In a matter of weeks, Joe Biden's Administration will launch the Indo-Pacific Economic Framework negotiations and New Zealand will be at the party.
The framework focuses on four main pillars: Supply chain resilience; trade facilitation; decarbonisation and infrastructure; and taxation and anti-corruption.
The United States plans to enter into agreements with different sets of countries for each pillar, but those seeking trade facilitation will be expected to sign on to all four according to Nikkei, Bloomberg and other news agencies.
This may be as good as it gets for free trade aficionados within the United States and in New Zealand.
The framework is designed to be put in place by executive order — rather than having to jump through the hoops that fractious politicians from both the Republican and Democratic camps would raise before giving it the thumbs-down.
It is a given that Prime Minister Jacinda Ardern's Government will join negotiations.
Trade and Export Growth Minister Damien O'Connor has been intimately involved in the talks since last year.
Others expected to sign on are Australia — whose Trade Minister Dan Tehan recently had talks in Washington DC — Japan and Singapore. Within the Asean bloc, Malaysia is seen as a key prospect. Also, South Korea and India.
The World Trade Online website is reporting disappointment within US political circles that the Biden Administration is not prepared to move on market access and tariffs.
In reality, that is unlikely until a future President, Congress and Senate have the determination, electoral bandwidth and political capital to get a full-blown trade deal over the line where the issue of market access is also uppermost.
This columnist has been among the many who have long plumped for a bilateral free trade deal with the United States.
We never got there of course.
But it is simplistic to say New Zealand was just not seen as strategic enough for US interests, or that respective administrations would not have the political capital to negotiate with a country of just 5 million people. Nor that New Zealand did not have sufficient negotiating coin, as a result of a prior Labour Government's decision to unilaterally liberalise our trading regime in the 1980s.
We may have had fewer cards to play in a tariff tradeoff. But consecutive New Zealand trade and foreign affairs officials have brought strategic heft to regional negotiations.
The upshot is, we almost got a free trade deal by default through the Trans-Pacific Partnership (TPP) negotiations. Former Foreign Affairs Minister Phil Goff co-launched negotiations with former Republican Trade Representative Susan Schwab in New York in 2008. Eight countries had signed up the negotiations by the time the Peru Apec rolled around later that year.
The Obama Administration then put its own colours on the table.
Former United States Trade Representative Ron Kirk wanted to negotiate "an ambitious, next-generation, Asia-Pacific trade agreement that reflected US priorities and values" — effectively setting the "rules of the road" for Asia-Pacific trade.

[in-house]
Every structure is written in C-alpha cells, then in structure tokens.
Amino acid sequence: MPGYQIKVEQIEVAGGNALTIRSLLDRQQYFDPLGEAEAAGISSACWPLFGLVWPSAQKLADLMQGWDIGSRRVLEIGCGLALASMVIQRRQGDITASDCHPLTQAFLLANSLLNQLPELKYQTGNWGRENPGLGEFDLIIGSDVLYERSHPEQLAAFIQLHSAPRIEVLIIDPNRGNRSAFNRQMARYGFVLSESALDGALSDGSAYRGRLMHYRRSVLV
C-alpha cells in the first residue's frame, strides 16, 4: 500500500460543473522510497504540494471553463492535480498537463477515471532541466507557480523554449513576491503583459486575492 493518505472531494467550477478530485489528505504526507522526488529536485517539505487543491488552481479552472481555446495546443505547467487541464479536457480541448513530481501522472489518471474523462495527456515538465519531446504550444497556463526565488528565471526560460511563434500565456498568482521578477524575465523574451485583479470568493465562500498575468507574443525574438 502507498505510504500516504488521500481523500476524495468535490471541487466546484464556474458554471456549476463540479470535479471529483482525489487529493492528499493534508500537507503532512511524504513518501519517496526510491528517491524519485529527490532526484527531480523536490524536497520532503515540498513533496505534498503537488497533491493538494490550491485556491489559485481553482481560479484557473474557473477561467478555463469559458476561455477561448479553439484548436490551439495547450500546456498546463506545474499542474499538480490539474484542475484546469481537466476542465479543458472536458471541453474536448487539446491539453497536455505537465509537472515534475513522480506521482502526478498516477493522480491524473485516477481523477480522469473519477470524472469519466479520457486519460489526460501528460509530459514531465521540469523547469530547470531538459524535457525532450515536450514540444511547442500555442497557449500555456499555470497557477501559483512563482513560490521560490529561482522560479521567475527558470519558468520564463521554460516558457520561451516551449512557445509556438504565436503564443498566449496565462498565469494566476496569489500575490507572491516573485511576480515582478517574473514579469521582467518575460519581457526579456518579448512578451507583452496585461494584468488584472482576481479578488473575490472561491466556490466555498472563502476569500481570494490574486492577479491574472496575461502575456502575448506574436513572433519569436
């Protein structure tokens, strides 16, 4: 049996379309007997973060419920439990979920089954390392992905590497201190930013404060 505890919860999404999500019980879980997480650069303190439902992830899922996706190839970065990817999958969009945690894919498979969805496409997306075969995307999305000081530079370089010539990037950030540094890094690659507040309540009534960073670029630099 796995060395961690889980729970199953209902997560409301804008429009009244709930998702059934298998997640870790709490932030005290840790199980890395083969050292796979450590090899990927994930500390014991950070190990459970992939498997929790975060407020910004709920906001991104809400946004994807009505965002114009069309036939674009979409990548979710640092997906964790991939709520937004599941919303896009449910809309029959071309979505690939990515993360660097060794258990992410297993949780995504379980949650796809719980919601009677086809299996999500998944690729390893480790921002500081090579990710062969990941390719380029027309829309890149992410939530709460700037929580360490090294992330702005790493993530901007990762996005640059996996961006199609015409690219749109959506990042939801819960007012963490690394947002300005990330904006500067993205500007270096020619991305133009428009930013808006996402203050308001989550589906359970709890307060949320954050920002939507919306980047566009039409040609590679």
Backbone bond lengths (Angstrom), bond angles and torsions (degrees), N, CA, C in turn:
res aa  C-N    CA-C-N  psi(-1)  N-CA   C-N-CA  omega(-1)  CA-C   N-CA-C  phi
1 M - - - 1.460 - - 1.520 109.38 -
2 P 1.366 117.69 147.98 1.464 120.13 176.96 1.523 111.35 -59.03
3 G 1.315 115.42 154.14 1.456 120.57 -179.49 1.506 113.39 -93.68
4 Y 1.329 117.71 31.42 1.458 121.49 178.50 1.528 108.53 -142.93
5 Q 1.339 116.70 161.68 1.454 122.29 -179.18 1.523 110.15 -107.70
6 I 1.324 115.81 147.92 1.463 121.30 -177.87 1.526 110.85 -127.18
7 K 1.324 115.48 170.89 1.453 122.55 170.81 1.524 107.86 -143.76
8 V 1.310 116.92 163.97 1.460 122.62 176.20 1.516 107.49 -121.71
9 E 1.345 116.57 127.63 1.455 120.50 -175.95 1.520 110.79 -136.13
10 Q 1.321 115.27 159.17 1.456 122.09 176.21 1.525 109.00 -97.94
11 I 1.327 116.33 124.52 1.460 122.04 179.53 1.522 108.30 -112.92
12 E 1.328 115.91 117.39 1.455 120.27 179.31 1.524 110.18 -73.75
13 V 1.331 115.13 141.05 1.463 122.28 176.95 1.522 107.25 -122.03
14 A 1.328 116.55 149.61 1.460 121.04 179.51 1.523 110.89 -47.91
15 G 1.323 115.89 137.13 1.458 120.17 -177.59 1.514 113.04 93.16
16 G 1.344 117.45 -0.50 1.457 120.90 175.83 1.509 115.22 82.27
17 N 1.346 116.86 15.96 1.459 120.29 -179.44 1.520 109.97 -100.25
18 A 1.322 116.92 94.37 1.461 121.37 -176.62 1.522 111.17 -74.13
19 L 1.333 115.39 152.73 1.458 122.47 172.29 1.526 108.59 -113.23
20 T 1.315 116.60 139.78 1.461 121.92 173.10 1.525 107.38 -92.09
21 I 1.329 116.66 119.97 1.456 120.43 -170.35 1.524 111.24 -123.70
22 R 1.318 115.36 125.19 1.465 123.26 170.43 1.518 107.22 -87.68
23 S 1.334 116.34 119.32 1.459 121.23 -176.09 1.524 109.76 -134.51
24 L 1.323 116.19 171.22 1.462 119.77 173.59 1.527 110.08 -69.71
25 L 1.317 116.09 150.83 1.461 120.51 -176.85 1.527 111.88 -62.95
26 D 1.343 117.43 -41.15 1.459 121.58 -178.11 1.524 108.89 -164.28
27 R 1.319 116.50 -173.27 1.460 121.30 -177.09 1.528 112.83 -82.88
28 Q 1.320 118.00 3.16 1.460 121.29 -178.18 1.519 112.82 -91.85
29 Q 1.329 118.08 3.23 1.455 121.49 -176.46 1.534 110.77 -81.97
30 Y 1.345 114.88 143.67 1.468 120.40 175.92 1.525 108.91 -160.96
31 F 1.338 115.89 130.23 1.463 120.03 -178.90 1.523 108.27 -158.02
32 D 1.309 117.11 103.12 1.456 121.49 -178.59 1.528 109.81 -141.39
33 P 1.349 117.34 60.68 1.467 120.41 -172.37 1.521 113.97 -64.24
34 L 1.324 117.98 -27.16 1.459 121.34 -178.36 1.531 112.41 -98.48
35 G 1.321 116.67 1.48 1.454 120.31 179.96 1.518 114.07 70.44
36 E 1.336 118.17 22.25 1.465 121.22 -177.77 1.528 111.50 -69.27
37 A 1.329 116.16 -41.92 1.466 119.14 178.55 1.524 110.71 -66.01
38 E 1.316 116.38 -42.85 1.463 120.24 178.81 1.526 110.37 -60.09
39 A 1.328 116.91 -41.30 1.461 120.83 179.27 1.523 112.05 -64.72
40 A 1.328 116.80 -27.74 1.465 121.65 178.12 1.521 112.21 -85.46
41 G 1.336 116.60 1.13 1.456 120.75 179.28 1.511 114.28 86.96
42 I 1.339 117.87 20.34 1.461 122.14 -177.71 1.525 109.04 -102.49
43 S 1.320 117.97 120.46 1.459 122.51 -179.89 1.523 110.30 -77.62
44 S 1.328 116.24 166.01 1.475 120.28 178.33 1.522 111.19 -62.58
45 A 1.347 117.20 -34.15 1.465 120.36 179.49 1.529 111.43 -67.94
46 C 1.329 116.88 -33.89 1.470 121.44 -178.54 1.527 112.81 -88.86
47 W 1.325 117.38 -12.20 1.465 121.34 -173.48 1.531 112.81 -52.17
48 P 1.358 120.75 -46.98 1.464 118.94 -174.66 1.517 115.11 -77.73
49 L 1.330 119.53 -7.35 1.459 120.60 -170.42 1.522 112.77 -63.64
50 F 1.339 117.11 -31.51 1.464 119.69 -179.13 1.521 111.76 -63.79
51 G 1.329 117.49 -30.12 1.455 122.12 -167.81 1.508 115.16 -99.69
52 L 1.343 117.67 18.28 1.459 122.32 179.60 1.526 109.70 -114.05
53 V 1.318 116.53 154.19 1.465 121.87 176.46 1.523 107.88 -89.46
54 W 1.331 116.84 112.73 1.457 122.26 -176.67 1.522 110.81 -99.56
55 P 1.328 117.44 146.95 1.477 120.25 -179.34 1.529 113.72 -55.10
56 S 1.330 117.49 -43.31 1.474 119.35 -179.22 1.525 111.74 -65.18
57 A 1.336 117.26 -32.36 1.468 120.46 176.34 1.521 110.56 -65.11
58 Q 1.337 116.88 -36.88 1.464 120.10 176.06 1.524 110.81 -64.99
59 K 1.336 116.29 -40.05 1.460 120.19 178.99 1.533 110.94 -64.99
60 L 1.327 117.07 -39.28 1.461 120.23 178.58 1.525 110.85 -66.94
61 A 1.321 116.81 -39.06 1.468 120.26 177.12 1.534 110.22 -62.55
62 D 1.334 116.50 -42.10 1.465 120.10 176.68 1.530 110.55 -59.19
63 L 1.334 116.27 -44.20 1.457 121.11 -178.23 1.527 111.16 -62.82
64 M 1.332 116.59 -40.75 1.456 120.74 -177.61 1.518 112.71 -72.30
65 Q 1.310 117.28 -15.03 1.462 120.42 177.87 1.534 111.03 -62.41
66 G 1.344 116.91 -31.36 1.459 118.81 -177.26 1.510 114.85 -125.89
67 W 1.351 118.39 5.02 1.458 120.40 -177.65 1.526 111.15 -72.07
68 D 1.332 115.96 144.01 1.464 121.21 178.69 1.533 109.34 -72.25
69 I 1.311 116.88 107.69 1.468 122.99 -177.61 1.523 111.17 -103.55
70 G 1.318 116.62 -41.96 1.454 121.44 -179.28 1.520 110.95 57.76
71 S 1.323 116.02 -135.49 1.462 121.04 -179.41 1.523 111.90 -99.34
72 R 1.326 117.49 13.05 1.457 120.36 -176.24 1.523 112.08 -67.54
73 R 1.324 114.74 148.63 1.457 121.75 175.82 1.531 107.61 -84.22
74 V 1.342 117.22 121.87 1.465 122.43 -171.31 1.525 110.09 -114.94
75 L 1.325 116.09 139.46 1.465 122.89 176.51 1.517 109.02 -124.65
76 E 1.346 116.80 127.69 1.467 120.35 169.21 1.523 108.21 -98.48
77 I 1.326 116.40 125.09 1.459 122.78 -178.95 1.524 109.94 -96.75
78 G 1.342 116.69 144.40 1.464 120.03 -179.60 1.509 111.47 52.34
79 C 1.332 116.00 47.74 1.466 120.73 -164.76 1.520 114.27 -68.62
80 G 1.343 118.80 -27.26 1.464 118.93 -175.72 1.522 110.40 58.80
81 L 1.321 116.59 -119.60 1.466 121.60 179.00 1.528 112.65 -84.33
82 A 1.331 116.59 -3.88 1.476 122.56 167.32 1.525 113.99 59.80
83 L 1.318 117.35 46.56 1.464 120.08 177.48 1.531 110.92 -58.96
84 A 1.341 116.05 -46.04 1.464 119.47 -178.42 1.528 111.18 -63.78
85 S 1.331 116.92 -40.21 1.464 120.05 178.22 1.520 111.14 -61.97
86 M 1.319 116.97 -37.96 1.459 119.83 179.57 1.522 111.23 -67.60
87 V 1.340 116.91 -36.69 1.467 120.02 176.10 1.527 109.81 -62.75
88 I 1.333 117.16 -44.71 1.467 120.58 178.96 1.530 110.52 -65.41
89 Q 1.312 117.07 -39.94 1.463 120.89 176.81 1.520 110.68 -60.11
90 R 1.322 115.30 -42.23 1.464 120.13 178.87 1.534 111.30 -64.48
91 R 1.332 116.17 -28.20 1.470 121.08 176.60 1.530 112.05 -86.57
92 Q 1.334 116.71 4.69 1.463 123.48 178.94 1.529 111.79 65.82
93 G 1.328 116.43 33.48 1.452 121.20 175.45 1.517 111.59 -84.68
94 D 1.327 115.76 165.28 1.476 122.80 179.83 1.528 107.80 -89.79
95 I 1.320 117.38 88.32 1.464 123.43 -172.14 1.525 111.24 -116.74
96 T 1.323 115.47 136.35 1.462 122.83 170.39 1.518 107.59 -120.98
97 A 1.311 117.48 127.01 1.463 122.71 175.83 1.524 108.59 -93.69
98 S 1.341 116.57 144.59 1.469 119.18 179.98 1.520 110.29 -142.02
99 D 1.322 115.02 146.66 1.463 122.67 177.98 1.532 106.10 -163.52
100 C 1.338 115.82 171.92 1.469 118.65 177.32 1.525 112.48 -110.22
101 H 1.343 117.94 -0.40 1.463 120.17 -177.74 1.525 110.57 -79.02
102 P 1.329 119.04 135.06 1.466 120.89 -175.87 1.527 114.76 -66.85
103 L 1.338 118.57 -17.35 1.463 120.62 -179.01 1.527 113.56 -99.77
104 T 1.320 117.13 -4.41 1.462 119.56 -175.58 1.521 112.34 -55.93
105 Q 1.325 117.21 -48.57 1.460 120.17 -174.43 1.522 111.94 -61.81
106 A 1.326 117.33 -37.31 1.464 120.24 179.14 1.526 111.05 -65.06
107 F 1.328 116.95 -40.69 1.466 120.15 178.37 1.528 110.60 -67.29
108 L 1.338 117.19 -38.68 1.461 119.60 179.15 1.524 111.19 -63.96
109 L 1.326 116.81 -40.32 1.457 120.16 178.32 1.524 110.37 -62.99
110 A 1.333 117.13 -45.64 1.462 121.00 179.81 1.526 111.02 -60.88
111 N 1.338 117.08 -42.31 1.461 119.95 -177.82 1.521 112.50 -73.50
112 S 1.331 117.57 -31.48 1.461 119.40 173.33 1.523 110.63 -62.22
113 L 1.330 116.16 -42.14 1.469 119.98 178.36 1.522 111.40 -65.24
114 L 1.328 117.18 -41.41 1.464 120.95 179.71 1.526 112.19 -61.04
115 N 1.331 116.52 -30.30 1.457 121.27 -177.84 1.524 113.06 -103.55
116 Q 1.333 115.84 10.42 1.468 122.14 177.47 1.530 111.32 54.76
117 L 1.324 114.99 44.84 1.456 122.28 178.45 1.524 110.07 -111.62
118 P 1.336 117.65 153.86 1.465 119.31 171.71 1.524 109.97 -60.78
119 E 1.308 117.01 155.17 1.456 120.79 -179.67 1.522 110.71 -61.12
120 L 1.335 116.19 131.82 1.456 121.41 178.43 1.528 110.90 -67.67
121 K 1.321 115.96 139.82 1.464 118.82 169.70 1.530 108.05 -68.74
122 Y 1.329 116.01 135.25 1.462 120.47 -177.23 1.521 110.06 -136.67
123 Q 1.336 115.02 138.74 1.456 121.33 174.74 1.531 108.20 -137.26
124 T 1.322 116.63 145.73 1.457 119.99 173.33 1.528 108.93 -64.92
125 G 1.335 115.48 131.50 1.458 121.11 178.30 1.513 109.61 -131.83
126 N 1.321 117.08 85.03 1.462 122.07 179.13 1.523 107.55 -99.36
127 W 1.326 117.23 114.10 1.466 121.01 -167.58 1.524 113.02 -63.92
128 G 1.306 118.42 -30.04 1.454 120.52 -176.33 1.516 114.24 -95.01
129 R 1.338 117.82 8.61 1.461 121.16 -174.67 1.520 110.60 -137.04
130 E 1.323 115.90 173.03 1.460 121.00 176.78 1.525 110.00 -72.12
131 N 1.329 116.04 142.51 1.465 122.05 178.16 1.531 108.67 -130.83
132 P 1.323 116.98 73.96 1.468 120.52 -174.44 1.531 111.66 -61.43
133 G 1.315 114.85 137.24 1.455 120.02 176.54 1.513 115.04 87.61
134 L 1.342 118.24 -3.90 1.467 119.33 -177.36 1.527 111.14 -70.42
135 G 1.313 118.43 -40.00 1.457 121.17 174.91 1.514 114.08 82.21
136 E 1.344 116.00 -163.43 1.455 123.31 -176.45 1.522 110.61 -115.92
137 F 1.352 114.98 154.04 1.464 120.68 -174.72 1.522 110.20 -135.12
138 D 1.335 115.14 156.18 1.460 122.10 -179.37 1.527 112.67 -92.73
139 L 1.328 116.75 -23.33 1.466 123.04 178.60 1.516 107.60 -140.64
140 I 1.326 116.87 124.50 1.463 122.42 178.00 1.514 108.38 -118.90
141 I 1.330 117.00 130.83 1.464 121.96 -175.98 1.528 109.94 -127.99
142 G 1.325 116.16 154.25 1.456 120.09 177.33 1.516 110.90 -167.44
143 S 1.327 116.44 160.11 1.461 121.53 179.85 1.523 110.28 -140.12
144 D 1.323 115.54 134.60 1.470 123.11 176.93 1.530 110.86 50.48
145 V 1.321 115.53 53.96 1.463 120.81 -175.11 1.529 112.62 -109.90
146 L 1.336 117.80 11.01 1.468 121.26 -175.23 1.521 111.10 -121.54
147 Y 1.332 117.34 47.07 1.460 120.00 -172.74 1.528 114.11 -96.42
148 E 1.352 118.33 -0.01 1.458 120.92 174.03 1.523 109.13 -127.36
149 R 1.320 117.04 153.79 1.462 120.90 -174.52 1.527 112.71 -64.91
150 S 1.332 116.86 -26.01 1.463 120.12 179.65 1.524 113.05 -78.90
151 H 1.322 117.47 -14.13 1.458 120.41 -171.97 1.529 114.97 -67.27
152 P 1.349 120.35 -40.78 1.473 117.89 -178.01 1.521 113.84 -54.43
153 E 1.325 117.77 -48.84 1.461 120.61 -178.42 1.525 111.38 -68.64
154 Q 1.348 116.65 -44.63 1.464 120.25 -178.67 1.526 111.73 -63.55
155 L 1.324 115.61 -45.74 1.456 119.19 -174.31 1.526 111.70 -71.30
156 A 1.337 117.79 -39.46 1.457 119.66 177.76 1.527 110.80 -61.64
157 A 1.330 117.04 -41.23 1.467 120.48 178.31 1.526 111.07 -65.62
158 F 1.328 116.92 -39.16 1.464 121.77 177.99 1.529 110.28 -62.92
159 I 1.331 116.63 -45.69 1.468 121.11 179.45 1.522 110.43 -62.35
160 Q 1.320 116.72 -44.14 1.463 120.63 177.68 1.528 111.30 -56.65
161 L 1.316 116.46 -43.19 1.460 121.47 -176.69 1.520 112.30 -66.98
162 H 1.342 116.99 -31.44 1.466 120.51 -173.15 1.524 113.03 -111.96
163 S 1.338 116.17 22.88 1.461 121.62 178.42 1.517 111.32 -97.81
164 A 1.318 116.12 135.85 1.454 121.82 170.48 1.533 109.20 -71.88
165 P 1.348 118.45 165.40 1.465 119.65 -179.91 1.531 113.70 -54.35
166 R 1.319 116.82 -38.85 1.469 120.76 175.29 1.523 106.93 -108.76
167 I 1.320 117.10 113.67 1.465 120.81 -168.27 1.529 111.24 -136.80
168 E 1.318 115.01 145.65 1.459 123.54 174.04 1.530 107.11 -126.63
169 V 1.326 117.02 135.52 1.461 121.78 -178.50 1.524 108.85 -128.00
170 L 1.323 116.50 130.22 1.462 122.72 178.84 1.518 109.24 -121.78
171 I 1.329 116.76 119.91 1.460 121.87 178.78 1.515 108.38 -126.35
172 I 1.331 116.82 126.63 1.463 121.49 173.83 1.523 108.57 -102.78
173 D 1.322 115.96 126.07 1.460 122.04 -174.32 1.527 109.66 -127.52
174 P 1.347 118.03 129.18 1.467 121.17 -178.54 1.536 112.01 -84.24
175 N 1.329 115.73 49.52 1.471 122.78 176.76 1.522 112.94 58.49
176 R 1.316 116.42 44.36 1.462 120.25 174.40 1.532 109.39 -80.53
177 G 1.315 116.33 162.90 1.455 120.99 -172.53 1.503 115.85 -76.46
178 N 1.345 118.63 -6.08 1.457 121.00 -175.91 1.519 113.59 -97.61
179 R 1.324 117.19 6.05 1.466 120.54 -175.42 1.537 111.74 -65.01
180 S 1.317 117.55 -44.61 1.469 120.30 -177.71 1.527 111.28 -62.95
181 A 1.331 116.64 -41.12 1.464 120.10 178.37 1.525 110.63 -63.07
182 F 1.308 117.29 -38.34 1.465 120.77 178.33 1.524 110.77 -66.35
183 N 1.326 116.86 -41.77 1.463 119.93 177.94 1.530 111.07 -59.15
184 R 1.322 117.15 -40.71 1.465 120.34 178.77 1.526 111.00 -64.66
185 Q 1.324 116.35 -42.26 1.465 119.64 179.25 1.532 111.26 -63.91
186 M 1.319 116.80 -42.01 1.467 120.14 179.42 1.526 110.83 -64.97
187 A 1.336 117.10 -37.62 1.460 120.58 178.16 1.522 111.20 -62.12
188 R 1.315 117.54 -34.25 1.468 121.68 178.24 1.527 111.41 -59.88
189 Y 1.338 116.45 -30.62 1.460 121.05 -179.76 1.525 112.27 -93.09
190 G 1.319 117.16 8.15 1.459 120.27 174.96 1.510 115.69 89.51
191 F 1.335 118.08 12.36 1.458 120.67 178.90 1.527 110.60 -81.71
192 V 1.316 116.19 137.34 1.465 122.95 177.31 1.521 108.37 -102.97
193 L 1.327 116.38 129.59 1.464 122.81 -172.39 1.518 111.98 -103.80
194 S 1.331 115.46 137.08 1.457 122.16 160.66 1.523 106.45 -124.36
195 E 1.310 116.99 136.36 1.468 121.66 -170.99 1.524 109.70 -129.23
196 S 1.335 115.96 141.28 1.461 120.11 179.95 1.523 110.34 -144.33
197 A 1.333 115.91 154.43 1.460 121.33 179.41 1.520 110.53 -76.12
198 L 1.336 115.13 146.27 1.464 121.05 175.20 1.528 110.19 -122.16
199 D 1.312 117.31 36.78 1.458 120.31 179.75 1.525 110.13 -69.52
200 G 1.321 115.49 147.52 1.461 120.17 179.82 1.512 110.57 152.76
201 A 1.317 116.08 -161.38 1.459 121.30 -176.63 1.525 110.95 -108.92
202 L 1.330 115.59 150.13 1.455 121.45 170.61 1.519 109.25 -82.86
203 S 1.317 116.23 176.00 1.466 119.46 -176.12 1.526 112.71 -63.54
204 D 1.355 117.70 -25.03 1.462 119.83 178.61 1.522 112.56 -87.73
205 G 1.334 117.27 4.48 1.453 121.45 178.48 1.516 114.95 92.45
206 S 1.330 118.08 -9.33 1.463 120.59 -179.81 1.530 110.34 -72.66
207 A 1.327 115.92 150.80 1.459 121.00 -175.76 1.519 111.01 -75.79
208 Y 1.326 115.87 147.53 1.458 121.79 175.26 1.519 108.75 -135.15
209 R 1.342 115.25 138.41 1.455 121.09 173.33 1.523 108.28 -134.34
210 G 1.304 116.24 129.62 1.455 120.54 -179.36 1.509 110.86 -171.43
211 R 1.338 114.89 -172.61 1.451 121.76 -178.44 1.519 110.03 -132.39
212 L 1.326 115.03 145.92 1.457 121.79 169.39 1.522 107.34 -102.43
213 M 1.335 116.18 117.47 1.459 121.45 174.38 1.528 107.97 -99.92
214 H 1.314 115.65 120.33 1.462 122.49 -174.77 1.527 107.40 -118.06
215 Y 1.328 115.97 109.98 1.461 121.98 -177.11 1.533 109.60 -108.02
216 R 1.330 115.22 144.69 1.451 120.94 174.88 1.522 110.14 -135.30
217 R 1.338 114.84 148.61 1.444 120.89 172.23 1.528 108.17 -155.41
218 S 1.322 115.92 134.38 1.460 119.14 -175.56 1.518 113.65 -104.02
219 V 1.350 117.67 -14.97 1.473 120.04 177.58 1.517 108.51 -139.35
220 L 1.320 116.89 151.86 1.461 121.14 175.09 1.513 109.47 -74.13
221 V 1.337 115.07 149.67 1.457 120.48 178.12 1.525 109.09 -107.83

In effect, code for heading off China.
But the Obama Administration was too slow.
Once President Donald Trump entered the scene, the free trade mantra was leveraged to become anathema for his support base.
His opponent for the presidency — former US Secretary of State Hillary Clinton — withdrew her support for the TPP as a result of Trump's campaigning. Yet at a forum in Washington DC in January 2020, attended by this columnist, former US Trade Representative Mike Froman indicated that they had formulated a "fix" that would have got the deal over the line in the event Clinton won.
This is not fanciful.
Let's face it, before the 2017 election Labour politicians — including Ardern — had campaigned against the TPP.
Some post-election tweaks and a name change to the Comprehensive and Progressive Trans-Pacific Partnership (CPTPP) and it was embraced.
The Indo-Pacific Economic Framework will clearly be on the agenda when Ardern gets her invitation to the White House.
New Zealand's O'Connor has been involved in discussions with two of the leading female members of the Biden Cabinet: Secretary of Commerce Gina Raimondo and United States Trade Representative Katherine Tai.
Raimondo and Tai are jointly spearheading the development and launch of negotiations on the framework.
(As an aside, 12 members of the 24-strong Biden Cabinet are women.)
A read-out from the White House talks about how the US has modernised its longstanding alliances and strengthened emerging partnerships to meet urgent challenges, from competition with China to climate change to the pandemic.
"It has done so at a time when allies and partners around the world are increasingly enhancing their own engagement in the Indo-Pacific; and when there is broad, bipartisan agreement in the US Congress that the United States must, too.
"This convergence in commitment to the region, across oceans and across political-party lines, reflects an undeniable reality: the Indo-Pacific is the most dynamic region in the world, and its future affects people everywhere," said the White House.
Against this is the reality that China is also spreading its wings. It is China that is seeking to join the CPTPP — not the US.
As the Chinese Embassy's Facebook page noted this week — as it recorded that this year would be the 50th anniversary of the establishment of diplomatic relations between China and New Zealand, and remembered the implementation of the upgrade of the bilateral free trade agreement — New Zealand's trade relationship with China has flourished.
In my view the US should opt to make a deal that delivers major benefits to its partners.
It is rather rum that China is pursuing membership of the CPTPP and is prepared to make changes to ensure its economy becomes more competitive and the US won't.